In the geological timescale, the Tithonian is the latest age of the Late Jurassic Epoch and the uppermost stage of the Upper Jurassic Series. It spans the time between 152.1 ± 4 Ma and 145.0 ± 4 Ma (million years ago). It is preceded by the Kimmeridgian and followed by the Berriasian (part of the Cretaceous).
|Regional usage||Global (ICS)|
|Time scale(s) used||ICS Time Scale|
|Time span formality||Formal|
|Lower boundary definition||Not formally defined|
|Lower boundary definition candidates|
|Lower boundary GSSP candidate section(s)|
|Upper boundary definition||Not formally defined|
|Upper boundary definition candidates|
|Upper boundary GSSP candidate section(s)||None|
The Tithonian was introduced in scientific literature by German stratigrapher Albert Oppel in 1865. The name Tithonian is unusual in geological stage names because it is derived from Greek mythology. Tithonus was the son of Laomedon of Troy and fell in love with Eos, the Greek goddess of dawn. His name was chosen by Albert Oppel for this stratigraphical stage because the Tithonian finds itself hand in hand with the dawn of the Cretaceous.
The base of the Tithonian stage is at the base of the ammonite biozone of Hybonoticeras hybonotum. A global reference profile (a GSSP or golden spike) for the base of the Tithonian had in 2009 not yet been established.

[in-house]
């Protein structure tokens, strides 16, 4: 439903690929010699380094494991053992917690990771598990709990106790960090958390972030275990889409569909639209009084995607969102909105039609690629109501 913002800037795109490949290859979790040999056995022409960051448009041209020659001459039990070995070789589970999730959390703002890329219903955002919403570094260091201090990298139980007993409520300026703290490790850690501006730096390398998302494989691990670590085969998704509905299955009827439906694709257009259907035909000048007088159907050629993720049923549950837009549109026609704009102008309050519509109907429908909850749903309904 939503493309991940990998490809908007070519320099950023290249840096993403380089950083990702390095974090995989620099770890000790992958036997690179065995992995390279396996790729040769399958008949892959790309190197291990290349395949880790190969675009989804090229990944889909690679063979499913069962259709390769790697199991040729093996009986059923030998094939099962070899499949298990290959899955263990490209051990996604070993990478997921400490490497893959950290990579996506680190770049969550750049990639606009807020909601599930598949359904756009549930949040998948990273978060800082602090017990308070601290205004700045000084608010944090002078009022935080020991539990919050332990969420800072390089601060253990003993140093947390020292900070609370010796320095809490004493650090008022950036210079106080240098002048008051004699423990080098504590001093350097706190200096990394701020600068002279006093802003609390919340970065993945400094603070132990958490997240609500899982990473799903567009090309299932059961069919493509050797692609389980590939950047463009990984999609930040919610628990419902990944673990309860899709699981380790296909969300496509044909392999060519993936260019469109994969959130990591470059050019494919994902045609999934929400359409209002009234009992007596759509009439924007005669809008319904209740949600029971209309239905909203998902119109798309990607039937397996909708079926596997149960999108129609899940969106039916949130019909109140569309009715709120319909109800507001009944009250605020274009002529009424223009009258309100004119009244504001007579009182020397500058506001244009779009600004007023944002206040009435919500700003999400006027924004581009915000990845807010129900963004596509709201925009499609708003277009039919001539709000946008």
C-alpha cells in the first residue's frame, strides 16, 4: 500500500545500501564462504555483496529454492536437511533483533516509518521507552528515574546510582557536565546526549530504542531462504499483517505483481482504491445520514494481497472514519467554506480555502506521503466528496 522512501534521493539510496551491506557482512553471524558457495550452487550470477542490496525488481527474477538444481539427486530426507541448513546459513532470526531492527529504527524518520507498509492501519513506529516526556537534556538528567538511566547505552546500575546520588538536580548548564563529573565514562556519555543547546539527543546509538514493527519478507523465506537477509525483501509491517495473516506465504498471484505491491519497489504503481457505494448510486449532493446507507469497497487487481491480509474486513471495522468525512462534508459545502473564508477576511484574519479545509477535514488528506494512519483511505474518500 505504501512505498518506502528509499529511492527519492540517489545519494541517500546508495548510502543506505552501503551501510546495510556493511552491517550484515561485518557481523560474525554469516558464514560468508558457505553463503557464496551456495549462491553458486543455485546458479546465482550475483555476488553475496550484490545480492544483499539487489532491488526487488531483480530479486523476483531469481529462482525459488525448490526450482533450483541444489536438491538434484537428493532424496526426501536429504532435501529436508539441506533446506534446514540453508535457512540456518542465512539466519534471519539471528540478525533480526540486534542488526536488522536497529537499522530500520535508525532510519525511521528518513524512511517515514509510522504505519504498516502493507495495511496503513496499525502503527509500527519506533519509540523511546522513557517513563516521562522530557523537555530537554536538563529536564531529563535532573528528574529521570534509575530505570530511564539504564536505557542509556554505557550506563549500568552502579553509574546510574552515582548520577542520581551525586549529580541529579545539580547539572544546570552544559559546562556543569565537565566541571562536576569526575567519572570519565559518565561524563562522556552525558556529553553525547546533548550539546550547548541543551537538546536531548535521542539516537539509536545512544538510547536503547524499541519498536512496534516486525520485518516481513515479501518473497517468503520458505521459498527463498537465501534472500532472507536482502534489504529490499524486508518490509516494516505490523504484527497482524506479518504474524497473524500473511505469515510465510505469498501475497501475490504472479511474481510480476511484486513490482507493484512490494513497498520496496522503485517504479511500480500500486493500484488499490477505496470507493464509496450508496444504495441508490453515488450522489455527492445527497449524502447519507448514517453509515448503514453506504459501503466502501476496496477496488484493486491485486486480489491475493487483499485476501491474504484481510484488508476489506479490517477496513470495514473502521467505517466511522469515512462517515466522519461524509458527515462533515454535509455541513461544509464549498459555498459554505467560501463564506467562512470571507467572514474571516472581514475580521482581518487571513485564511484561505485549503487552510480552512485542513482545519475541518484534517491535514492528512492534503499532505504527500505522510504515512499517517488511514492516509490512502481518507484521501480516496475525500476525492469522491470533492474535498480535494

The top of the Tithonian stage (the base of the Berriasian Stage and the Cretaceous System) is marked by the first appearance of small globular calpionellids of the species Calpionella alpina, at the base of the Alpina Subzone .
The Tithonian is often subdivided into Lower/Early, Middle and Upper/Late substages or subages. The Late Tithonian is coeval with the Portlandian Age of British stratigraphy.
The Tithonian stage contains seven ammonite biozones in the Tethys domain, from top to base:
Sedimentary rocks that formed in the Tethys Ocean during the Tithonian include limestones, which preserve fossilized remains of, for example, cephalopods. The Solnhofen limestone of southern Germany, which is known for its fossils (especially Archaeopteryx), is of Tithonian age.
- "International Chronostratigraphic Chart" (PDF). International Commission on Stratigraphy.
- See for a detailed version of the geologic timescale Gradstein et al. (2004)
- Gradstein, F.M.; Ogg, J.G.; Schmitz, M.D.; Ogg, G.M. (editors) (2012). The Geologic Timescale 2012. Elsevier. p. 746. ISBN 978-0-44-459390-0.CS1 maint: uses authors parameter (link)